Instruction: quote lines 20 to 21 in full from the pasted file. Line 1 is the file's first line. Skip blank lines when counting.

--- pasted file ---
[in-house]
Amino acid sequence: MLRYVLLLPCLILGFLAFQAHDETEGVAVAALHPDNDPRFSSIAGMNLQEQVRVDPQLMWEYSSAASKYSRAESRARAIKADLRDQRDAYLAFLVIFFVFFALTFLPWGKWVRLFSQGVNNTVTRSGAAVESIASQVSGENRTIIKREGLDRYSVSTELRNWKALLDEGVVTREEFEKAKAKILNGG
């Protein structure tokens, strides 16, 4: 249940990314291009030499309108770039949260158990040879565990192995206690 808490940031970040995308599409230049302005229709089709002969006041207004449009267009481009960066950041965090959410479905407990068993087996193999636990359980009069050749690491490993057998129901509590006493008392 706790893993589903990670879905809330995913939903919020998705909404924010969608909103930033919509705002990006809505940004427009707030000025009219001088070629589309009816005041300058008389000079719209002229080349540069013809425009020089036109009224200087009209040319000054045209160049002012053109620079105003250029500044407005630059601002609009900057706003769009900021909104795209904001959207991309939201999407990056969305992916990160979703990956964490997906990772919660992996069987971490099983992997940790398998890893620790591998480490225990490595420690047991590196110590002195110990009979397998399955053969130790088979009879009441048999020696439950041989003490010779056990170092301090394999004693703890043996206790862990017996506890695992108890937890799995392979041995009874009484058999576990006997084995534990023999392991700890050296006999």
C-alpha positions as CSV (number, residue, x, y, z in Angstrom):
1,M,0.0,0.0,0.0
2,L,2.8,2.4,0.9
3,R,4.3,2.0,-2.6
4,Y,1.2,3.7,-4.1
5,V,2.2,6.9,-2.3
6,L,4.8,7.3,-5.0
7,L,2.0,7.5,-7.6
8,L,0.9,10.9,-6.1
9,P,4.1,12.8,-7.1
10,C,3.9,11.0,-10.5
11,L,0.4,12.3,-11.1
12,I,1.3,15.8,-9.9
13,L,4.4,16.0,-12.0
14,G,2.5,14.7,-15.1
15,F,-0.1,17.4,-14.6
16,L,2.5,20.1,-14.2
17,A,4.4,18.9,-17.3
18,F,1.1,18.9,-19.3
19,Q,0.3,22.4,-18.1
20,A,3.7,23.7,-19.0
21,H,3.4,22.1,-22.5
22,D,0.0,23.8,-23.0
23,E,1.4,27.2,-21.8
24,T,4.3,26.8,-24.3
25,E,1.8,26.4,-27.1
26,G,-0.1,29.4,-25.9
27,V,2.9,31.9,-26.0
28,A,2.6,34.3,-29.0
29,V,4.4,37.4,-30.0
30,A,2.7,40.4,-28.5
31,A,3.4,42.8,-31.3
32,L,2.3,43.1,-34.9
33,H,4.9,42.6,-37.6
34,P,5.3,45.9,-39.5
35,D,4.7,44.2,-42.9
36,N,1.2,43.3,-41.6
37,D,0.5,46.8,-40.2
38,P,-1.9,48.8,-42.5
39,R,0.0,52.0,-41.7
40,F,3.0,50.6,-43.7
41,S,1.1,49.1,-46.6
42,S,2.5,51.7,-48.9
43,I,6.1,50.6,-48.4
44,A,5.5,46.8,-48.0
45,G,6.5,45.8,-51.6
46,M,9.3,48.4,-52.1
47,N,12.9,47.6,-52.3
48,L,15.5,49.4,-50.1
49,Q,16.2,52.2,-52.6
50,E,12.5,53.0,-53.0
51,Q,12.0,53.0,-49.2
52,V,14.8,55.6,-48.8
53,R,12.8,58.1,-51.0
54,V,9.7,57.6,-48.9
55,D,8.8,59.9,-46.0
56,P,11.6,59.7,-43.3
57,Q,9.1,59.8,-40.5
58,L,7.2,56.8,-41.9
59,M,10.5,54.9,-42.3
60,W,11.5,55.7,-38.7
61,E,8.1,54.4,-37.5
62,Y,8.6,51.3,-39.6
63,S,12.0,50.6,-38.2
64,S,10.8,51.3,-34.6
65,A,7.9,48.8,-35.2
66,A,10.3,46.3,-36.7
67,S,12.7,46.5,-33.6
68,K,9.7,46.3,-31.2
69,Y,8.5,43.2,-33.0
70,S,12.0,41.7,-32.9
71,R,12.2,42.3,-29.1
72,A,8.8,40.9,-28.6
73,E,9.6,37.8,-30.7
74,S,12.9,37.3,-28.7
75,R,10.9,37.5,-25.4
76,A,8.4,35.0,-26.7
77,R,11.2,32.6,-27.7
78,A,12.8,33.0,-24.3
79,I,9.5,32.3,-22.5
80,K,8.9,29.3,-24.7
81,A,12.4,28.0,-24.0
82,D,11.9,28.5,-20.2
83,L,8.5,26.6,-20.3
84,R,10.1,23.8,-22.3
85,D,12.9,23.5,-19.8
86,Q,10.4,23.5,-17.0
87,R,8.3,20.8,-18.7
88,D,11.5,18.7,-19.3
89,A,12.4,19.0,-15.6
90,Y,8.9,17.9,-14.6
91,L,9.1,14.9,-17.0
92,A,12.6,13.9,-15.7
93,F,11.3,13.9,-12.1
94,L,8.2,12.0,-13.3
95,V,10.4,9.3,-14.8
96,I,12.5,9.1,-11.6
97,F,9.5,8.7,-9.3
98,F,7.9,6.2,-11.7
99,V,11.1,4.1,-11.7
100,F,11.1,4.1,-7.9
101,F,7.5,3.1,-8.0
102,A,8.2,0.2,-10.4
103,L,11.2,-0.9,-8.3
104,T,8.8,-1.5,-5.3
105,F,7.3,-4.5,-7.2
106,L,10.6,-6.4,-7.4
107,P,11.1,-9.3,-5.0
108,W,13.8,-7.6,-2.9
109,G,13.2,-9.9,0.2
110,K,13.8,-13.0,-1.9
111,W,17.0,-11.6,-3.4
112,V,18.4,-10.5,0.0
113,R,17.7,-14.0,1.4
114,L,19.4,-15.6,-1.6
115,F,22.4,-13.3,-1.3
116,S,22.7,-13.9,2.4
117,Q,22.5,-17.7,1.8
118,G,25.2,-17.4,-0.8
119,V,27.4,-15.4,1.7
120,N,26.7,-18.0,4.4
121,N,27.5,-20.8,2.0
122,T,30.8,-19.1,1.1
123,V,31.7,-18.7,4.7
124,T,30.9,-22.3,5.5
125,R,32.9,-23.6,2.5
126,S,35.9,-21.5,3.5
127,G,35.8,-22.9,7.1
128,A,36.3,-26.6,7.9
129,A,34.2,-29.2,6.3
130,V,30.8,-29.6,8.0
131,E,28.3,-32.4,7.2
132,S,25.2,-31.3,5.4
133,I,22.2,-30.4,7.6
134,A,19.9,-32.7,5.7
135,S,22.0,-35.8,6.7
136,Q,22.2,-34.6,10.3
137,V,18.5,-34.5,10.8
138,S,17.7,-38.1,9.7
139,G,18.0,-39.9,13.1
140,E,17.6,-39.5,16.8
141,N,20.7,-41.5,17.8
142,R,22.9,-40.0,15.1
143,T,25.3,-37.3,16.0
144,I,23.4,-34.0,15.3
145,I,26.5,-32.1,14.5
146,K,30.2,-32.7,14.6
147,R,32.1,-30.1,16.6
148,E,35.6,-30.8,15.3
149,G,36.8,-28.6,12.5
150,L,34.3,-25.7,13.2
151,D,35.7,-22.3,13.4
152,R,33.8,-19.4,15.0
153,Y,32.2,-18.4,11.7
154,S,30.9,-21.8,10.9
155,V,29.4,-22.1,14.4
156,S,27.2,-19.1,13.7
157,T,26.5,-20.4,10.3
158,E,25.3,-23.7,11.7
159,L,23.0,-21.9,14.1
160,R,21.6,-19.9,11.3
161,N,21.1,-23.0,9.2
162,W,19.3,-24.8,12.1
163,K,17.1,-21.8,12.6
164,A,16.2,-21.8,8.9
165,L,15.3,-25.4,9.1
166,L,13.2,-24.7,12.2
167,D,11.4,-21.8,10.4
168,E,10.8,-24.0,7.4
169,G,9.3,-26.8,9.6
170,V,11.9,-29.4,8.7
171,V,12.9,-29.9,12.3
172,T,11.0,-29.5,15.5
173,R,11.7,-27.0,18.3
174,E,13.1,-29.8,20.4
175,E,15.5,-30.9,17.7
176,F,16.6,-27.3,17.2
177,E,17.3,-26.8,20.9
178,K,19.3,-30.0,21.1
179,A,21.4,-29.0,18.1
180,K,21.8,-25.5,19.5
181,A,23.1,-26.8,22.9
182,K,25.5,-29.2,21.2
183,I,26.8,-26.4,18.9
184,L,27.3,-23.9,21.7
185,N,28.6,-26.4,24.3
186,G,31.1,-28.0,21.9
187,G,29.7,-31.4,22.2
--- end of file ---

16,L,2.5,20.1,-14.2
17,A,4.4,18.9,-17.3